One of our first stops at NAMM 2019 was to visit our friends at Qu-Bit Electronix. This year they had three new modules to share.
The first of the three was the Prism (center in the picture above). It combines three audio processors that are mapped to a three-dimension “prism” control space. One axis controls a comb filter, another a bit crusher, and the third is time/speed control. The audio processors operate on a buffer, which can either be continuously updated from audio input or “frozen” in time and looped. Finally, there is a multi-state filter that can either operate at the beginning or end of the signal chain. Of the three, this one perhaps intrigued me the most with the possibilities of mapping these different functions to CV input (e.g., from a Maths or a sequencer) in ways that push traditional music. You can hear a bit of it, along with the other two modules, in our video which features all three modules.
The second module was the Chord, or rather the new incarnation of the chord. It’s a four-voice polyphonic oscillator with both traditional waveforms (continuously morphable) and a new set of wavetables. The oscillators can be stacked into chords, or in this new version each controlled separately for polyphony in the music-theory sense of the word – yes, with the right sequencer, this module can do four-voice counterpoint. The chord mode includes a variety of standard western four-voice chords (i.e., with a seventh degree), but also the ability to add custom chords that include microtones or dense tone clusters. It’s also more compact than the original, slimmed down to just 14hp.
The final module was the Bloom, a sequencer that could generate variations on the fly using a proprietary fractal algorithm. The amount of variation, from none to completely random, can be controlled dynamically via CV, as can the number of steps in the sequence, for quite a range of variety. And with two channels, it would seem to pair nicely the Chord.
As always, it’s fun to visit with Qu-Bit and see what they up to, especially as they are CatSynth superfans. And we look forward to seeing these modules out in the wild over the course of the year. The Prism is due in March, the Chord in late spring, and the Bloom in the fall.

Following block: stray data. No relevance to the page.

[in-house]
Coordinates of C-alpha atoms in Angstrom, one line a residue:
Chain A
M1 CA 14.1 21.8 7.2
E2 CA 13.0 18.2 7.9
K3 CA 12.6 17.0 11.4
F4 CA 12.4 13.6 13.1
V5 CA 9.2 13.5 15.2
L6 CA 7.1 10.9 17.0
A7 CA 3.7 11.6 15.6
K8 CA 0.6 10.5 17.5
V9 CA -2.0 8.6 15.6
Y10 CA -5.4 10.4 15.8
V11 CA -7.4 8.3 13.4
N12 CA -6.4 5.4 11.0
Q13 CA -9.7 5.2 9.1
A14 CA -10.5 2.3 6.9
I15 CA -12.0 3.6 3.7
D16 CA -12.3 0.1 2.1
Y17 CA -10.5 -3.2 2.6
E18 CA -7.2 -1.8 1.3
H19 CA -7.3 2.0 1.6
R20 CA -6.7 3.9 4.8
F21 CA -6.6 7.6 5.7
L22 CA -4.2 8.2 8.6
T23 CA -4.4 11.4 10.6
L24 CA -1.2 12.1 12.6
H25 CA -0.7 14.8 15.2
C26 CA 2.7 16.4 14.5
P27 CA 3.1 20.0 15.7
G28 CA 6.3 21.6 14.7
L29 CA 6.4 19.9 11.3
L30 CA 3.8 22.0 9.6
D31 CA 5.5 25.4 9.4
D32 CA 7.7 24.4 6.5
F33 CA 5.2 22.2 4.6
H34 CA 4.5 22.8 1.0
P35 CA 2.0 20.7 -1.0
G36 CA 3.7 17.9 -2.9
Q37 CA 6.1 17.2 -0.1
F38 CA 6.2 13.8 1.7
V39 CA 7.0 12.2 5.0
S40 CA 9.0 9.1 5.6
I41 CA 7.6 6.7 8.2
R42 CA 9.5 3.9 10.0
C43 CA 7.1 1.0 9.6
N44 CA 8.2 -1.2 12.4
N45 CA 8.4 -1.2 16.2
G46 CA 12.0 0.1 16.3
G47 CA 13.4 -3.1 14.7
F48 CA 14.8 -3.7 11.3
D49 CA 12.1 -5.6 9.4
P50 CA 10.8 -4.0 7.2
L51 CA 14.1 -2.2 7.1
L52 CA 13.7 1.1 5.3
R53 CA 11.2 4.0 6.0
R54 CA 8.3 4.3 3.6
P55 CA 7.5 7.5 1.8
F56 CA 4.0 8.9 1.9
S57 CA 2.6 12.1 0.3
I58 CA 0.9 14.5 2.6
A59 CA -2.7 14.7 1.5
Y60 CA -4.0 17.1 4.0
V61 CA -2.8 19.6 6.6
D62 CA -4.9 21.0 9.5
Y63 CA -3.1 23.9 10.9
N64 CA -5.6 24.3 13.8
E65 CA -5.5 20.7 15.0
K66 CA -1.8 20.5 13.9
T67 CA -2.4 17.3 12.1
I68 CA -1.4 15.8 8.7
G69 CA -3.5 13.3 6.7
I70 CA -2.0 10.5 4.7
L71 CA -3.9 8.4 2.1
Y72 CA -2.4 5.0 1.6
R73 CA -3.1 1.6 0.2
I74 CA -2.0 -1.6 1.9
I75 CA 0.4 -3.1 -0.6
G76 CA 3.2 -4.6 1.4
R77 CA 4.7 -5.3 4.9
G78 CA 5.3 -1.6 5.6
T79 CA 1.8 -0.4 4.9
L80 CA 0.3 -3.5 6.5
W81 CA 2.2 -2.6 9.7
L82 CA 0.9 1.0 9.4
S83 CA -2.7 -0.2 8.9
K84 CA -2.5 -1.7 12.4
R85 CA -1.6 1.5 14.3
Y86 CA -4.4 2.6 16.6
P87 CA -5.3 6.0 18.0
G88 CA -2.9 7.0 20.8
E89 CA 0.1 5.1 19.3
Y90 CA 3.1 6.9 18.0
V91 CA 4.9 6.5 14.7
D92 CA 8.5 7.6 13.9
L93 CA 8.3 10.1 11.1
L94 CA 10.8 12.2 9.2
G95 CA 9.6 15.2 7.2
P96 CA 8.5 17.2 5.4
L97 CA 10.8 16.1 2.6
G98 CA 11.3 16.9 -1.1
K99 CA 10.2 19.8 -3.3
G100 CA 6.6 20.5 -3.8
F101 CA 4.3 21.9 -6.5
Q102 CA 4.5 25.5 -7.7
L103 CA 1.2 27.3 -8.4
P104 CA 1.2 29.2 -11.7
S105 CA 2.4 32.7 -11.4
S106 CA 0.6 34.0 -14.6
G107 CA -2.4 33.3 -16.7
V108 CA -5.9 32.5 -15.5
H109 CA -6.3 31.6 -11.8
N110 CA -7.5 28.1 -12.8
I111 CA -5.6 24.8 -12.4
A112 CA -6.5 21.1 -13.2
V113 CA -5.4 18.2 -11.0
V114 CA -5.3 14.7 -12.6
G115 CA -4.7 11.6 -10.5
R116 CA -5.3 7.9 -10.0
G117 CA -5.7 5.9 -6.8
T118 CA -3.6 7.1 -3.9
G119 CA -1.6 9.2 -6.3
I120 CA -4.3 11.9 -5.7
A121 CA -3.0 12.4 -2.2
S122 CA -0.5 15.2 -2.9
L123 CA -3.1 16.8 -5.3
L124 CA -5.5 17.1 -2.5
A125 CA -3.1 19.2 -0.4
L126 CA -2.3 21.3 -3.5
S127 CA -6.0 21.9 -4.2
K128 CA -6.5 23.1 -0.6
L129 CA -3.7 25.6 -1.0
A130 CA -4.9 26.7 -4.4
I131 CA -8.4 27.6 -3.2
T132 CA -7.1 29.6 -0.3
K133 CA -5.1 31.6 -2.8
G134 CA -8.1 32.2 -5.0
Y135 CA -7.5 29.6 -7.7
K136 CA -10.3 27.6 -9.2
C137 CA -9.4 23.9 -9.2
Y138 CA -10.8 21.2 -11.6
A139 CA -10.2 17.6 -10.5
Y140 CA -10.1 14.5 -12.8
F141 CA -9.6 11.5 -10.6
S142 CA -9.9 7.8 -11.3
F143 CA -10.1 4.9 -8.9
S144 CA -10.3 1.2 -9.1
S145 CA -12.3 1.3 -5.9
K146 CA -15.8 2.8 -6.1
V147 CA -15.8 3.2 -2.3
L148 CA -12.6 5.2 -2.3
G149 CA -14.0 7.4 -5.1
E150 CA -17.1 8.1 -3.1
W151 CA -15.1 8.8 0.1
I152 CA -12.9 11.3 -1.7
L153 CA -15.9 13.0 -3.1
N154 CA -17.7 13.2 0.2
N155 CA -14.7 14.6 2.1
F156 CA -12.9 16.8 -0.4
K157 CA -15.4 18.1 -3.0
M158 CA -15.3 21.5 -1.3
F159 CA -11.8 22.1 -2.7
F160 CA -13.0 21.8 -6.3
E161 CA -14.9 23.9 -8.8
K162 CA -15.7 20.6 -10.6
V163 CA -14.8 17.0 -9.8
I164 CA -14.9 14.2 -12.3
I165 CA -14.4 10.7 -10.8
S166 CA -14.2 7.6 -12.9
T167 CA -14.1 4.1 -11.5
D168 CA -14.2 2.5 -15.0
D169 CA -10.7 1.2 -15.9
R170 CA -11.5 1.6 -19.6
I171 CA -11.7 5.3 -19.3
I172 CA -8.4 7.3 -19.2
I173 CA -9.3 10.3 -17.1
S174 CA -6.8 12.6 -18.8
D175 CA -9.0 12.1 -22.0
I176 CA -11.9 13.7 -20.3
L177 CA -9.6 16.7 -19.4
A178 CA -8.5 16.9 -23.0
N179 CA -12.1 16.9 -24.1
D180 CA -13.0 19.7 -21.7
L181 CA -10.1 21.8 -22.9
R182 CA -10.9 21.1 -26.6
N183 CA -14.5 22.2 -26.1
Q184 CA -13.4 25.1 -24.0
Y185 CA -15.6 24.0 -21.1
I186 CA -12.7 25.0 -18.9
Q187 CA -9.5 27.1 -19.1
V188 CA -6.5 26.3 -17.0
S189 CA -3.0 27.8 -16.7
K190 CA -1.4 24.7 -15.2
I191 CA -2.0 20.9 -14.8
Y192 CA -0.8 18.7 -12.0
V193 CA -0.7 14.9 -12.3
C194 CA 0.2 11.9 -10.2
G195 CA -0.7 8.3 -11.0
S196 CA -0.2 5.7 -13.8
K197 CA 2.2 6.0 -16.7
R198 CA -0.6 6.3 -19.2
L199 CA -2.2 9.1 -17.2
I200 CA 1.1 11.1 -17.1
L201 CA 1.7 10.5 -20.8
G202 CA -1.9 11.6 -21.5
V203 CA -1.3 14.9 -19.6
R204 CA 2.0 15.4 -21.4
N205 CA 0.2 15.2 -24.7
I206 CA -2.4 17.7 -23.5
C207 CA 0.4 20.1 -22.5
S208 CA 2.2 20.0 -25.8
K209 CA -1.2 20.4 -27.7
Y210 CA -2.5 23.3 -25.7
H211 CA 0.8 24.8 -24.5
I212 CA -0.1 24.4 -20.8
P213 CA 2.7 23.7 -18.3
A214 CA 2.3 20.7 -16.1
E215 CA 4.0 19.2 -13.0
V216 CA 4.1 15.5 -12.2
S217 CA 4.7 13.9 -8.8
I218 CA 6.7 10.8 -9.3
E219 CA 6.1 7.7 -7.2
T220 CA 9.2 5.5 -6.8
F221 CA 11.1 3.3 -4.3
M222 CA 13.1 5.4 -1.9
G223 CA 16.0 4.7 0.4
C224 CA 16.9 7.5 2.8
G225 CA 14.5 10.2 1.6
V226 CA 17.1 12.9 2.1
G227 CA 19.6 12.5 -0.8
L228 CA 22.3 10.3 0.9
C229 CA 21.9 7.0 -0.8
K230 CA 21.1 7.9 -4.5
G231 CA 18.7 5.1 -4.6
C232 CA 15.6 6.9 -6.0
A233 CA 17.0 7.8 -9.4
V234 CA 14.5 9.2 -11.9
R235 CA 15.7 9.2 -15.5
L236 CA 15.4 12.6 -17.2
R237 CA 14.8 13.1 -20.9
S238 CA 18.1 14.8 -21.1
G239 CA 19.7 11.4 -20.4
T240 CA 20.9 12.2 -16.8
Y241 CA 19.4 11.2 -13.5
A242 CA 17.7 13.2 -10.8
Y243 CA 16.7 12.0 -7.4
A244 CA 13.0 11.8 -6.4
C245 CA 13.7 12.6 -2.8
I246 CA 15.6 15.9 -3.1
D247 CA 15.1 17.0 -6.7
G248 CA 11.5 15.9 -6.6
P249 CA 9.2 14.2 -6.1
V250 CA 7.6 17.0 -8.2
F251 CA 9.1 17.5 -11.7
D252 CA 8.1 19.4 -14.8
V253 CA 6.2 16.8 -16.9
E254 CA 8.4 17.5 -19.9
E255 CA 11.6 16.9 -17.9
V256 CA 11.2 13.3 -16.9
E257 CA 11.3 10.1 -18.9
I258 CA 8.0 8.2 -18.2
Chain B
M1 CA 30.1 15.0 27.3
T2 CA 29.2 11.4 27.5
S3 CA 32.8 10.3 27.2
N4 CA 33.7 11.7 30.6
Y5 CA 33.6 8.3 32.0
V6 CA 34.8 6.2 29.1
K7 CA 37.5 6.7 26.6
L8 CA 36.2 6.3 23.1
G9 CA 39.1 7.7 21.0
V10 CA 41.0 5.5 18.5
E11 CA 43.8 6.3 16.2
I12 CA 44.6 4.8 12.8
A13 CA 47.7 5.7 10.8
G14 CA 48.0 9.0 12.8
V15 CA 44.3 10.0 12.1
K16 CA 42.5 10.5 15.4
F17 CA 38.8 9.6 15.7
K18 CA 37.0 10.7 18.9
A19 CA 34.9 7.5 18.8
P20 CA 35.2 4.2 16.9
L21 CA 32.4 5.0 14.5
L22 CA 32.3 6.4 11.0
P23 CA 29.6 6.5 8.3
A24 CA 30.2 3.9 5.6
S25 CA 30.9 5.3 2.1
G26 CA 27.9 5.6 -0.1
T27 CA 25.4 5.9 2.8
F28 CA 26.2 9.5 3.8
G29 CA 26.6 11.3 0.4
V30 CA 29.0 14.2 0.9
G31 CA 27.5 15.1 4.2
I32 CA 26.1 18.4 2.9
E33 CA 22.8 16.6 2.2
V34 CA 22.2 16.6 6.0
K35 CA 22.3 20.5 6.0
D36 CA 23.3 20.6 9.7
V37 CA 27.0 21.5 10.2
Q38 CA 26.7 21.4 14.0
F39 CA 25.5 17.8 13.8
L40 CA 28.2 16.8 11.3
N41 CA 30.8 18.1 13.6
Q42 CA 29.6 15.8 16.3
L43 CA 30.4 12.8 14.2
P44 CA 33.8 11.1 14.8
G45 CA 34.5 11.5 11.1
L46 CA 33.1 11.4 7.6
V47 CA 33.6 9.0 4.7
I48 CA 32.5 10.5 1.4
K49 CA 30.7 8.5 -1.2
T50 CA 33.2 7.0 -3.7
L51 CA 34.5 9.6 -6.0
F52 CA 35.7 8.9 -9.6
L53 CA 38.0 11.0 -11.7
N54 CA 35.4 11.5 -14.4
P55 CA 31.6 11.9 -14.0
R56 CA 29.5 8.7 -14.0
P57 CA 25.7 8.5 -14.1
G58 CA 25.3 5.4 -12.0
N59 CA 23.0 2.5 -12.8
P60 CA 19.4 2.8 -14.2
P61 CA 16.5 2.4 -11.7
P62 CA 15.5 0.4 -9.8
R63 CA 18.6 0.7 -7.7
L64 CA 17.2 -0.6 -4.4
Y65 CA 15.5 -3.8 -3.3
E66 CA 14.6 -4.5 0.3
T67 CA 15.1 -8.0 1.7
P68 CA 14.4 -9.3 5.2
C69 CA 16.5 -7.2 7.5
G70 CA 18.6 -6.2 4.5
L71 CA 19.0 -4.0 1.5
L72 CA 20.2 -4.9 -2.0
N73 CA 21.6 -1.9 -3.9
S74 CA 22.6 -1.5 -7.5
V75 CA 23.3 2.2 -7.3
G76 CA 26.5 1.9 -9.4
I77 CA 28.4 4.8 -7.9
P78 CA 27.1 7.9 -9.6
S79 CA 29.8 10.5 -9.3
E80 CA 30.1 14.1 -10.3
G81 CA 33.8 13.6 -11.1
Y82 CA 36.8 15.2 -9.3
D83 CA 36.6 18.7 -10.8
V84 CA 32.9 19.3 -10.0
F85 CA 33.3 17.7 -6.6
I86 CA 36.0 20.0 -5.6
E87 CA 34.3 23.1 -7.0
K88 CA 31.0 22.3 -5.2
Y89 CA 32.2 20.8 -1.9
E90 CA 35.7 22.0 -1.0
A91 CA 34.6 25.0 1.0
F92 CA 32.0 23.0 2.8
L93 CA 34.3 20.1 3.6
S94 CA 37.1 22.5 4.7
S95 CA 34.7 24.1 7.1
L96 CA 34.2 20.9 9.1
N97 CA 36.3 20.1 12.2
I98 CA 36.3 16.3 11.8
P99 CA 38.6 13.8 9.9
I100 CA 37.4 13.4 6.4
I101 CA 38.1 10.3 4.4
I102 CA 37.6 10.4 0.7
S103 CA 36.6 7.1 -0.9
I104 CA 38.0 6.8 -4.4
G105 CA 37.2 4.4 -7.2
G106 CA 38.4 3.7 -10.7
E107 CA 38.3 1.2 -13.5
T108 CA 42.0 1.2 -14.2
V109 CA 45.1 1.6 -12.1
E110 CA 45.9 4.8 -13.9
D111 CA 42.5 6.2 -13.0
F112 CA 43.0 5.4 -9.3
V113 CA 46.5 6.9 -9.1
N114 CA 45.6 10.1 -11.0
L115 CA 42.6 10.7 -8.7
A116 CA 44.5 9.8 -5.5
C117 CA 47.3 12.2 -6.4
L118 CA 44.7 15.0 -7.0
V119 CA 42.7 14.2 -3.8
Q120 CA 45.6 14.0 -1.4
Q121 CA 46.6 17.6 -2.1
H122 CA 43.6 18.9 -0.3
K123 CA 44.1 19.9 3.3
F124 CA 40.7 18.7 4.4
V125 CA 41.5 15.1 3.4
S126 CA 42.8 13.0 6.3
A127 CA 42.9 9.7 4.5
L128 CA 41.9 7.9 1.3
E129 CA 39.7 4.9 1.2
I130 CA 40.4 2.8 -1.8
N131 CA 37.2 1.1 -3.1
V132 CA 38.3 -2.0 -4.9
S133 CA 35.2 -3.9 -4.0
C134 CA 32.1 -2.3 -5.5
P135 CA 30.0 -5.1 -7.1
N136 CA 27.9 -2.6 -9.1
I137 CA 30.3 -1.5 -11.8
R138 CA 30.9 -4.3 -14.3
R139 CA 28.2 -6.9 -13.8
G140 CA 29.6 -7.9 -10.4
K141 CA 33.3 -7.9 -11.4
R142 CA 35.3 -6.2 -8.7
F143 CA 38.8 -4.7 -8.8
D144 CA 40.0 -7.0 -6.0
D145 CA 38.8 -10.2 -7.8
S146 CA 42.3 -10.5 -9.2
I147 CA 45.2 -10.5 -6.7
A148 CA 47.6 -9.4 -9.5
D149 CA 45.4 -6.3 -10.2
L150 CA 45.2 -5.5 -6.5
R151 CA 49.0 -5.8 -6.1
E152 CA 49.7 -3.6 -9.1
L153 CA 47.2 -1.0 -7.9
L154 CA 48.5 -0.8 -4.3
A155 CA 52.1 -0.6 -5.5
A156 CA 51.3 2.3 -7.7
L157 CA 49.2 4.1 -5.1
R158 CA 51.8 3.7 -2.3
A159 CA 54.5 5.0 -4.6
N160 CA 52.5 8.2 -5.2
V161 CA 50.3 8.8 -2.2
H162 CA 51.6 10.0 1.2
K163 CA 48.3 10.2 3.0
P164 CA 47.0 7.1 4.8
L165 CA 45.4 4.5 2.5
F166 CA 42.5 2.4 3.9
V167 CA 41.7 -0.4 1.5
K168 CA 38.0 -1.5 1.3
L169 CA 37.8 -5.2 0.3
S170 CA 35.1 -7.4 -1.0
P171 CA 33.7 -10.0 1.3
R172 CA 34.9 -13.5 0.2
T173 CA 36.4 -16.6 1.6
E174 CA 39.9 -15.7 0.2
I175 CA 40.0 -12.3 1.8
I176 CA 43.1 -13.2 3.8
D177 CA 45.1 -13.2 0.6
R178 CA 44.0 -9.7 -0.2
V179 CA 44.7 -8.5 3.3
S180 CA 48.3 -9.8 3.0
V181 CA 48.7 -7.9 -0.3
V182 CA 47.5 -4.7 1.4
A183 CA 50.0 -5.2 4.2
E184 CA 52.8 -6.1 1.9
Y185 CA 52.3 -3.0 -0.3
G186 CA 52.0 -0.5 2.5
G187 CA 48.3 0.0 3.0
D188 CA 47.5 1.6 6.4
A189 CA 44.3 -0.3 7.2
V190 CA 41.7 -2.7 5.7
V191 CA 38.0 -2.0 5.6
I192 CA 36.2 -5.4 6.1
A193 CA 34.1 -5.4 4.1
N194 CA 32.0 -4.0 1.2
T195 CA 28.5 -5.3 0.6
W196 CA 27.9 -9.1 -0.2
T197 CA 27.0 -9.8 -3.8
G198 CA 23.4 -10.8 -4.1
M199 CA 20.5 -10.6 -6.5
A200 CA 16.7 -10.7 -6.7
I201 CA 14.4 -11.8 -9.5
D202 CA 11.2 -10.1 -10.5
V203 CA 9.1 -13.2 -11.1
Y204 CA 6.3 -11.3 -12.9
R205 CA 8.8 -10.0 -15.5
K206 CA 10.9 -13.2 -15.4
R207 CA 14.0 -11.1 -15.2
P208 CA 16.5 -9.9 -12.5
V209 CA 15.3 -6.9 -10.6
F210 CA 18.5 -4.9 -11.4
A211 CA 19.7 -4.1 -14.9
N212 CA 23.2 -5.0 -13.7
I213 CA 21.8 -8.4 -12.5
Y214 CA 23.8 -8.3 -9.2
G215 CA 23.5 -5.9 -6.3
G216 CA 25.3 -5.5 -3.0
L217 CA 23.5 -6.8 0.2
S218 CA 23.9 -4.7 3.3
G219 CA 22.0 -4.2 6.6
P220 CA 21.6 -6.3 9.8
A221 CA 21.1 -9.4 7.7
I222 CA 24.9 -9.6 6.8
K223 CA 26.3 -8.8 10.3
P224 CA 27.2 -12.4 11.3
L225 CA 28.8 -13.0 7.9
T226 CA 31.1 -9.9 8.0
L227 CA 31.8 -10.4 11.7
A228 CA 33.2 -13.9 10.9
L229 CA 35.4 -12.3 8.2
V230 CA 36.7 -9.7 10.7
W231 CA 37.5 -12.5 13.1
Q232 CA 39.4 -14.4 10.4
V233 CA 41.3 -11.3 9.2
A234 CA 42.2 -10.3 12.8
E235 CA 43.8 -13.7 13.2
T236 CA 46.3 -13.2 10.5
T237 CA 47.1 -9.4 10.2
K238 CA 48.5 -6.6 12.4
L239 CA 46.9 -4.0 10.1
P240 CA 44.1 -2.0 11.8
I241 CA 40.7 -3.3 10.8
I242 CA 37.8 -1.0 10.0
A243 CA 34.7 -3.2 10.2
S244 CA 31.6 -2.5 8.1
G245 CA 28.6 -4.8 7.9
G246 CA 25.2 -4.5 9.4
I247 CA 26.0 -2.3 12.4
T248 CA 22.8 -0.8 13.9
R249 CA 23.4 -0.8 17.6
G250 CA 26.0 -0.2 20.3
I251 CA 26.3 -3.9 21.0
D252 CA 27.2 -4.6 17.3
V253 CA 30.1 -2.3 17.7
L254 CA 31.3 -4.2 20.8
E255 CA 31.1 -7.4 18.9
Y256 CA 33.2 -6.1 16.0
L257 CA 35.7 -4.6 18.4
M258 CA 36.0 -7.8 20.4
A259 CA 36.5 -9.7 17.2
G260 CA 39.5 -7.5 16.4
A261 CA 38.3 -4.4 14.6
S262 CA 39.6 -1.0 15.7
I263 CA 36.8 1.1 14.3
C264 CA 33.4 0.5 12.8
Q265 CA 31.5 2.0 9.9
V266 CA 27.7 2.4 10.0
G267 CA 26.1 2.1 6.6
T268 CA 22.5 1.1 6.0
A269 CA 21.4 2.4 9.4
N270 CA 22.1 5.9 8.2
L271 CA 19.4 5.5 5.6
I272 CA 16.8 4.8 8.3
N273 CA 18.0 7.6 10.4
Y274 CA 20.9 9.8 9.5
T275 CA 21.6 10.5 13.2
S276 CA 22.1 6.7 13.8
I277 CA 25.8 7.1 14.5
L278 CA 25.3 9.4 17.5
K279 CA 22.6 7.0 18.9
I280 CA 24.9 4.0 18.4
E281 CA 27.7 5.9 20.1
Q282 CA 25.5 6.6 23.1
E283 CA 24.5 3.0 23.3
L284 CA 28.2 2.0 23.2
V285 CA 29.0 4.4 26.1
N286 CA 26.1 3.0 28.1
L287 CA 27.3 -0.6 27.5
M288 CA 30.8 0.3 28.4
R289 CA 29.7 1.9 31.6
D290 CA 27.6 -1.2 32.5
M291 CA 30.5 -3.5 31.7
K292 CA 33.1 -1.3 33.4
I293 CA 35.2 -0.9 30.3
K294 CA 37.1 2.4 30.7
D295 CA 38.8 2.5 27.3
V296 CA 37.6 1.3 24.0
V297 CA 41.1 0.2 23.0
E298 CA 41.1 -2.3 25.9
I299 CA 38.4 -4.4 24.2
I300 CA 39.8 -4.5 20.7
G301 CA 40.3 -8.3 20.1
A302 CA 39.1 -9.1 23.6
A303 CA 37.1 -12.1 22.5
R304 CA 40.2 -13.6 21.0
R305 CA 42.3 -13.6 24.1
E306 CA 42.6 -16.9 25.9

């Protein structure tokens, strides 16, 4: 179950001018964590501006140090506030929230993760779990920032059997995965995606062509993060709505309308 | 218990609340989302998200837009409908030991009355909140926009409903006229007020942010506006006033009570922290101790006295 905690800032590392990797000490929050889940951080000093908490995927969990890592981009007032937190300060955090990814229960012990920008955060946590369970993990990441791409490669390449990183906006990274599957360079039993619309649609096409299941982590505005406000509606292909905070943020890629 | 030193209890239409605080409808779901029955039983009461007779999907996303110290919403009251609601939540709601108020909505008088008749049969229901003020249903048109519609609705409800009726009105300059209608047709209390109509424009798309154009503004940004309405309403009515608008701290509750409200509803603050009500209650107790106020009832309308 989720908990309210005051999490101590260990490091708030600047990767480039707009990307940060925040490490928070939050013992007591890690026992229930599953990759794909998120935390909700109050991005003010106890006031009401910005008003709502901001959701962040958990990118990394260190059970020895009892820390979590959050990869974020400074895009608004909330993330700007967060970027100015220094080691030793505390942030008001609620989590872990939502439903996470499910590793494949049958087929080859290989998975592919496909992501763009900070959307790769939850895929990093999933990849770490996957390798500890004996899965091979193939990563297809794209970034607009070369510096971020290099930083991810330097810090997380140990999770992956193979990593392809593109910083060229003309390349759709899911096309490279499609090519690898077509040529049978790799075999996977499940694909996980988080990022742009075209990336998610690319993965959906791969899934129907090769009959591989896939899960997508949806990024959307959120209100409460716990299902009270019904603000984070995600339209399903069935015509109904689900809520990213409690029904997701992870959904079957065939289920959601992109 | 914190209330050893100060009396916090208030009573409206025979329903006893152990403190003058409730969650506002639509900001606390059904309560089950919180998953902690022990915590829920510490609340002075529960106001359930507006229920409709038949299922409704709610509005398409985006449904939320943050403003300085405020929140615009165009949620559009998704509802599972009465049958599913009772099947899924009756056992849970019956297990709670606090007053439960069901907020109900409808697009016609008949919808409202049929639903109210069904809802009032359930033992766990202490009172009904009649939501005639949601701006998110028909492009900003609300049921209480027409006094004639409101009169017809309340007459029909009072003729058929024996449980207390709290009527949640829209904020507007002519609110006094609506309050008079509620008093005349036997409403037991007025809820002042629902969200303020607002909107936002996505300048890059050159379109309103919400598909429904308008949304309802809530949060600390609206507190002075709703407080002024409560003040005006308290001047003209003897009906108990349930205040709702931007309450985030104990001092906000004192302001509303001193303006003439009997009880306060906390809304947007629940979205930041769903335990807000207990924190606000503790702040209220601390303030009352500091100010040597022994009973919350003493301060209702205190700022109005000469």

Purim is the “most synthesizer-y” of Jewish holidays, given that one of it’s central rituals is noisemaking. This year we created a synthesizer demo running sounds from a gragger through several modules.
The demo uses a mixture of pre-recorded gragger on the QuBit Nebulae and live sound via the Mikrophonie and Make Noise Echophon. The full list of modules used in the Purim demo is:
Make Noise Echophon
Qu-Bit Nebulae (v1)
Rossum Electro-Music Morpheus
Make Noise Maths
Make Noise Tempi
Malekko Heavy Industry Noisering
I do wish I already had a Qu-bit Nebulae v2 for this project. You can see our review of v2 from NAMM 2018 here.
Purim is a holiday that commemorates the saving of the Jewish people in the ancient Persian Empire from the king’s wicked advisor Haman, as told in the book of Esther. Traditionally, the gragger is used to mask the name of Haman when said out loud during readings.
One of our first stops at NAMM 2018 was to visit our friends at Qu-Bit Electronix to see what they are up to. They have three new modules, Synapse, Nebulae MK2, and Scanned. We had a chance to try them out for ourselves – you can see a bit of our experience in this video.
We at CatSynth own and enjoy using the original Nebulae module, but the MK2 is a significant improvement, with more versatile and expressive controls for pitch, speed, and granularity (rate, window, etc.). The main speed button traverses quite a range both forward and backward, and features a quick reset to unity by pressing. Similar functionality is available with the pitch button. The granularity features go beyond the original, including the ability to freeze the sound in place to create a steady timbre from any section of a recording.
The Scanned module is perhaps the first hardware implementation of scanned synthesis technique pioneered by Max Matthews and others. The simplest way to describe it is as a system that provides the control of a struck or plucked string, but with a far greater range of sound than a vibrating string, such as any wavetable source. The module has independent controls for pluck, tension, and many more parameters, of course all individually controlled via CV. With pitch and gate input, it becomes the starting block for a rich modular instrument.
Although not included in the video demo, the Synapse is an interesting and handy module for mixing, switching, and otherwise routing a variety of CV sources to various destinations all from a single module. It makes your CV sources more like a mixer with cross-fades and such.
It’s always fun to check in with Qu-Bit, and we look forward to seeing more of these modules.